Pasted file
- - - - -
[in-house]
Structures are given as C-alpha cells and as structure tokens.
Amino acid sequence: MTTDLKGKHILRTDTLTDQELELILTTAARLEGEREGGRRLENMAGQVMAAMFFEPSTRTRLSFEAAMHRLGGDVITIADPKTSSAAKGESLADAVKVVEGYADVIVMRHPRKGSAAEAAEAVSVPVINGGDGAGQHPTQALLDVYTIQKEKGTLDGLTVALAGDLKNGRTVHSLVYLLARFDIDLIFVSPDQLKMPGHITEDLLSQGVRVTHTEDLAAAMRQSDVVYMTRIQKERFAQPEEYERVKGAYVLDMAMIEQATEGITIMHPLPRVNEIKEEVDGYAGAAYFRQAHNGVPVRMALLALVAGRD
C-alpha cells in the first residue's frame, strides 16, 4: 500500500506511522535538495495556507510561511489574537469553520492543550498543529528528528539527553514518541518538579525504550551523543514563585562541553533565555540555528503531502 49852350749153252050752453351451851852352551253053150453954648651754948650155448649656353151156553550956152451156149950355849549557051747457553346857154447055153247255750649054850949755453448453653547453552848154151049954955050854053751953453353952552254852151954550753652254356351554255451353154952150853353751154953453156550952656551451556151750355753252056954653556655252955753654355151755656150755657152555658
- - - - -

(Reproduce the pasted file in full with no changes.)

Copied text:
[in-house]
Structures are given as C-alpha cells and as structure tokens.
Amino acid sequence: MTTDLKGKHILRTDTLTDQELELILTTAARLEGEREGGRRLENMAGQVMAAMFFEPSTRTRLSFEAAMHRLGGDVITIADPKTSSAAKGESLADAVKVVEGYADVIVMRHPRKGSAAEAAEAVSVPVINGGDGAGQHPTQALLDVYTIQKEKGTLDGLTVALAGDLKNGRTVHSLVYLLARFDIDLIFVSPDQLKMPGHITEDLLSQGVRVTHTEDLAAAMRQSDVVYMTRIQKERFAQPEEYERVKGAYVLDMAMIEQATEGITIMHPLPRVNEIKEEVDGYAGAAYFRQAHNGVPVRMALLALVAGRD
C-alpha cells in the first residue's frame, strides 16, 4: 500500500506511522535538495495556507510561511489574537469553520492543550498543529528528528539527553514518541518538579525504550551523543514563585562541553533565555540555528503531502 49852350749153252050752453351451851852352551253053150453954648651754948650155448649656353151156553550956152451156149950355849549557051747457553346857154447055153247255750649054850949755453448453653547453552848154151049954955050854053751953453353952552254852151954550753652254356351554255451353154952150853353751154953453156550952656551451556151750355753252056954653556655252955753654355151755656150755657152555658